When piston 18 is at the very beginning of its injection stroke and the parts are in the position shown in FIG. 3, further movement of piston rod 28 toward needle receiving end 12 of barrel 10 results in piston rod 28 moving relative to piston 18. This is due to the resistance to flow of fluid through needle 16 during injection. In this relative movement, elastic leg 34 moves to the left in FIG. 3, along cam portion 50 of ring 48 that will come to bear against shank 21 of front portion 20 of piston 18 (FIG. 5). This movement of elastic leg 34 will result in its bending, whereby outside radial face 38 of projection 36 of the elastic leg will engage inside radial face 52 of ring 48, and outside radial face 38 will be at a diameter smaller than diameter "D" of inside radial face 44 of piston shoulder 42. In this position there is no engagement between end faces 40 and 46 of piston shoulder 42 and the outer projection of leg 34. This means that in the event an attempt is made to pull piston rod 28 again in the direction toward open end 14 of barrel 10, a friction between outside radial face 38 of the outer projection of leg 34 and inside radial face 52 of ring 48 will result in leg 34 dragging ring 48 to the right until the ring comes to a positive stop against end face 46 of piston shoulder 42, outside radial face 38 of the outer projection of leg 34 will pass by piston shoulder 42 without, however, engaging it due to the difference of diameters "d" and "D" as described above (the position is shown in FIG. 6). Moving further, outside radial face 38 of elastic leg 34 will drag over inside radial face 44 of piston shoulder 42 in its movement to the right in FIG. 6. Having passed to the end of inside radial face 44 of piston shoulder 42, elastic leg 34 will be free to move by its own elasticity to its free unrestrained position. As a result, there will be no physical connection between piston rod 28 and piston 18 as shown in FIG. 7, with a diameter "d1 " of outside radial face 38 being greater than diameter "D" of inside radial face 44 of piston shoulder 42. This means piston rod 28 cannot be reconnected to piston 18 for moving the piston toward the open end of barrel 10.
The term "elastic leg" used throughout the entire description means that leg 34 is made of an elastic material such as plastic. Before the assembly of the syringe, elastic leg 34 is in the position shown in FIG. 7. When the syringe is assembled, leg 34 is slightly bent inwardly to insert it into piston 18 and to bring it into engagement with piston shoulder 42 as shown in FIG. 3. Also with reference to assembly of the syringe according to the invention, it will be apparent that ring 48 has to be inserted into rear part 22 of piston 18. Front part 20 of piston 18 is then forced into, or otherwise secured in rear part 22 of the piston to insure proper sealing and reliable fastening. Elastic leg 34 is then bent inwardly for engagement with piston shoulder 42, and the entire assembly is inserted into barrel 10 at its open end 14. It is understood that various parts of the syringe are made of appropriate materials, typically of plastics as well known to those skilled in the art. It will also be apparent that no metal parts are required (except for the needle) for the construction of this invention.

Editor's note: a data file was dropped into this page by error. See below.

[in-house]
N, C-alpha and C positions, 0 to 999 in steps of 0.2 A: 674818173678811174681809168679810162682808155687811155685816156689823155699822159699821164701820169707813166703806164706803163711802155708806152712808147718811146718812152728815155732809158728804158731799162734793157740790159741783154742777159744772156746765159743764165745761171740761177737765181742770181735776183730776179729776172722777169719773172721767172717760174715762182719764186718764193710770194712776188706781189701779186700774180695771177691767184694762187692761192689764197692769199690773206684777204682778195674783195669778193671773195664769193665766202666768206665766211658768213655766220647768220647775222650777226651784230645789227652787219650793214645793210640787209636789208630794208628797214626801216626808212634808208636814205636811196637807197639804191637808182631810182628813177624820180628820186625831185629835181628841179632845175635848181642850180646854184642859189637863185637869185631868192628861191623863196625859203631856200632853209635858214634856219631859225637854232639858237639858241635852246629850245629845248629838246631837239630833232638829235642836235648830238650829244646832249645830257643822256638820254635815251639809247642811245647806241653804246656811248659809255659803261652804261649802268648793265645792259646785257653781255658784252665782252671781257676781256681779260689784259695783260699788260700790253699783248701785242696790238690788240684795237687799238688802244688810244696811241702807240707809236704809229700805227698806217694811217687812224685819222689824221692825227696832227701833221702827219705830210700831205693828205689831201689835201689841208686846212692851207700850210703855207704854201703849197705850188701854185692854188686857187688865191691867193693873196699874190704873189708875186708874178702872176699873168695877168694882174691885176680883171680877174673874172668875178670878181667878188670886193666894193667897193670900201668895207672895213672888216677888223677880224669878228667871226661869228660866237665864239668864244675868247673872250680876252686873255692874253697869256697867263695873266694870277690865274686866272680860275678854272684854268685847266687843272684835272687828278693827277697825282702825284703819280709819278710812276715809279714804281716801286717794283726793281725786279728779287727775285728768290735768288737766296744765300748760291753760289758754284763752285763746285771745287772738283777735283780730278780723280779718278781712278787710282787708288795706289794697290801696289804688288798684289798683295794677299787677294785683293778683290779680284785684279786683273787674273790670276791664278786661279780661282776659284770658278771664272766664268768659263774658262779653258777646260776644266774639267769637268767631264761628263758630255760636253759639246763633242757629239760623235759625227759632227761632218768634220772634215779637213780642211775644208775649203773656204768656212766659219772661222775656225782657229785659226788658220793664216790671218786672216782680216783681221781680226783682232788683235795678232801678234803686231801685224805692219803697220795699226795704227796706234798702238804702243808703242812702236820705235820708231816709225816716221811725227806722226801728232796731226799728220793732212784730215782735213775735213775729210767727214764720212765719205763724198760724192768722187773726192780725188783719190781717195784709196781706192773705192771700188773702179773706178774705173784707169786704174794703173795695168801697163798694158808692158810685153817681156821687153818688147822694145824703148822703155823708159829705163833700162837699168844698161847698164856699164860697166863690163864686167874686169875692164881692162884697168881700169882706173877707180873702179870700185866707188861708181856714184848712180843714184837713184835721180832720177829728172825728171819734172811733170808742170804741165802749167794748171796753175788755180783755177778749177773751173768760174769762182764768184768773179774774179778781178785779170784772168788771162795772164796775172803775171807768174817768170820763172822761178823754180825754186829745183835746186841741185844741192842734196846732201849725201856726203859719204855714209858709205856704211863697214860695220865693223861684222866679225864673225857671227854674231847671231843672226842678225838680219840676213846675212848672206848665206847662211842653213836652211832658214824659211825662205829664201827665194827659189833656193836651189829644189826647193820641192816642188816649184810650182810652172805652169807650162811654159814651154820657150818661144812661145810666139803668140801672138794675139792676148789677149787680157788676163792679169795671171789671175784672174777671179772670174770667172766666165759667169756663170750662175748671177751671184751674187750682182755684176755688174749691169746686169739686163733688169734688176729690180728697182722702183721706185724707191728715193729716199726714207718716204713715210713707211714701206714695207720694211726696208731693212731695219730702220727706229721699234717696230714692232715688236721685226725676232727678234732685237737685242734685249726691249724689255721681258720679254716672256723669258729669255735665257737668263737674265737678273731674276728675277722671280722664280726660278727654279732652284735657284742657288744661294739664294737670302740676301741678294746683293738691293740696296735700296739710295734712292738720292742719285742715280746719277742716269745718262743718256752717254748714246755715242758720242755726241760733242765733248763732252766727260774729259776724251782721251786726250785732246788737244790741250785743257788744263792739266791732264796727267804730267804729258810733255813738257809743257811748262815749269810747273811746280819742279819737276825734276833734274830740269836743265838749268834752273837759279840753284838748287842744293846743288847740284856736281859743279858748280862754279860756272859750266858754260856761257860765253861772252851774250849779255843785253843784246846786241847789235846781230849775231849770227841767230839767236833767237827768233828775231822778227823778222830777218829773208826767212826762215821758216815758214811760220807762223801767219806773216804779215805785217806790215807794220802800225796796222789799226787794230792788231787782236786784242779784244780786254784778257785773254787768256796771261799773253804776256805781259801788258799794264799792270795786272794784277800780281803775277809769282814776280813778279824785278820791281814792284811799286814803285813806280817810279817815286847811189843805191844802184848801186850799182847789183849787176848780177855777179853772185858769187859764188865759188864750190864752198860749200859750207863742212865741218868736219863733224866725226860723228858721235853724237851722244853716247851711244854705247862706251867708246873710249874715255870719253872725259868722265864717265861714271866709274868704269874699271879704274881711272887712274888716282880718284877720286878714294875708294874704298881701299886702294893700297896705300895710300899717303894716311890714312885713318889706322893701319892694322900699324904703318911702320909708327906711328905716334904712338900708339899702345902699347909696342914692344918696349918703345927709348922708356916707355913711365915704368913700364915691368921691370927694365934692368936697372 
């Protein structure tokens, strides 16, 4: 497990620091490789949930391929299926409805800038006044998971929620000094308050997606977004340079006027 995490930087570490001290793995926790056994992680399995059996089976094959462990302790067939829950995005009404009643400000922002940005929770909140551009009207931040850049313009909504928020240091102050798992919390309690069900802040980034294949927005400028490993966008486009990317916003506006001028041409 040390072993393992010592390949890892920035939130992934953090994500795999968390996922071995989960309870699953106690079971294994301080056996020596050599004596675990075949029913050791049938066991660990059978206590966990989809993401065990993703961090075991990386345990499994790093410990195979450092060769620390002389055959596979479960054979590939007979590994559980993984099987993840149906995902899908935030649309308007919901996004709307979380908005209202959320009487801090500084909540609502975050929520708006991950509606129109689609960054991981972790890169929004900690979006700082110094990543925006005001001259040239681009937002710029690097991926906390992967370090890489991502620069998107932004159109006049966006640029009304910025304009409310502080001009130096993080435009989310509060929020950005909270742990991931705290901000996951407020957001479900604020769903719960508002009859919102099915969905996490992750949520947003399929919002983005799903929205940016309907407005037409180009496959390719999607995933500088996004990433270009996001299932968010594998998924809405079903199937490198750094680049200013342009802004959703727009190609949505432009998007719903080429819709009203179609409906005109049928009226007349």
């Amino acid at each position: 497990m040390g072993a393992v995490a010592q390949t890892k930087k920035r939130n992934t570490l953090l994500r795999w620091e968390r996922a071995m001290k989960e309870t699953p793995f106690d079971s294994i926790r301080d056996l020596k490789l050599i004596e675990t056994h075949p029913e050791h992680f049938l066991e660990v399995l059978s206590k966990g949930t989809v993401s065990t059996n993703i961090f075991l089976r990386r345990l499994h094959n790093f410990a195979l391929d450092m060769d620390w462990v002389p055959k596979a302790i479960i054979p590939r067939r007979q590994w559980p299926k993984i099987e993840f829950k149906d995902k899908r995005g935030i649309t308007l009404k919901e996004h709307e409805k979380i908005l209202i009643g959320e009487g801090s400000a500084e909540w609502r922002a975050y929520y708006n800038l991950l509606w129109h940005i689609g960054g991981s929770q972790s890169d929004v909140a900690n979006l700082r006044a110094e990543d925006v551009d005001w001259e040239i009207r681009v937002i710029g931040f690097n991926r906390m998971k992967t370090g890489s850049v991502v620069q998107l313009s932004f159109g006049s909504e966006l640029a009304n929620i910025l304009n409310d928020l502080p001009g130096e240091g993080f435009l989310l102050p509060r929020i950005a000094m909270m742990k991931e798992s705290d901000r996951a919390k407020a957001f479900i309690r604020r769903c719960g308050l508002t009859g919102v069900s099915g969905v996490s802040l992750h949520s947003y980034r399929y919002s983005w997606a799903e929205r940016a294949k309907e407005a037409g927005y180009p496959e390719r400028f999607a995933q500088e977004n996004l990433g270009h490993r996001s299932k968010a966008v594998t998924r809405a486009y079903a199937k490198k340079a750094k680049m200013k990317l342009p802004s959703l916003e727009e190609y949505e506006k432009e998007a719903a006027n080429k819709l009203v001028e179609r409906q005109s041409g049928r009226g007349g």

Although reference was made throughout the description to an elastic leg 34, it will be apparent that all elastic legs 34 will work in the same manner as described above for one elastic leg 34.
The embodiment of syringe shown in FIG. 1 and described above has hollow cylindrical piston rod 28 with a collet at the end defining elastic legs 34. A guide 11 at the open end of barrel 10 is used for insuring a smooth movement of piston rod 28. In the embodiment shown in FIG. 8 a barrel 110 has a needle receiving end 112 and an open end 114. A needle 116 is received in needle receiving end 112 of the barrel. A piston 118 with its front portion 120 is mounted in barrel 110 and is connected to a piston rod 130. Piston rod 130 has a flanged portion 132 and is solid, with ribs 134 (FIGS. 8, 9). Elastic legs 136 are made as projections of piston rod 130 extending in the axial direction. For the rest, the construction and operation of the syringe shown in FIGS. 8, 9 are similar to the syringe described with reference to FIGS. 1 through 7.
Various changes and modifications can be made in the construction of the above described syringe. Thus elastic legs of the piston rod can be made as separate parts, and the piston rod itself may be of a different cross-sectional configuration. Elastic legs can be formed, e.g., by cutting the end portion of the piston rod. The cam portion of the sliding member or ring can have a different form, e.g., it can be in the form of a curvilinear face. All these changes and modifications do not go beyond the spirit and scope of the invention as defined in the appended claim.
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|Clasificación de EE.UU.||604/110, 604/218|
|10 Feb 1997||AS||Assignment|
Owner name: PINCUS, STEPHEN, CALIFORNIA
Free format text: PREINCORPORATION AGREEMENT & AGREEMENT TO INCORP.;ASSIGNORS:LEKHGOLTS, VICTOR;SHVABSKY, OLEG;GOLOVATY, BORIS;AND OTHERS;REEL/FRAME:008345/0434
Effective date: 19961126
|11 Ene 2000||REMI||Maintenance fee reminder mailed|
|18 Jun 2000||LAPS||Lapse for failure to pay maintenance fees|
|22 Ago 2000||FP||Expired due to failure to pay maintenance fee|
Effective date: 20000618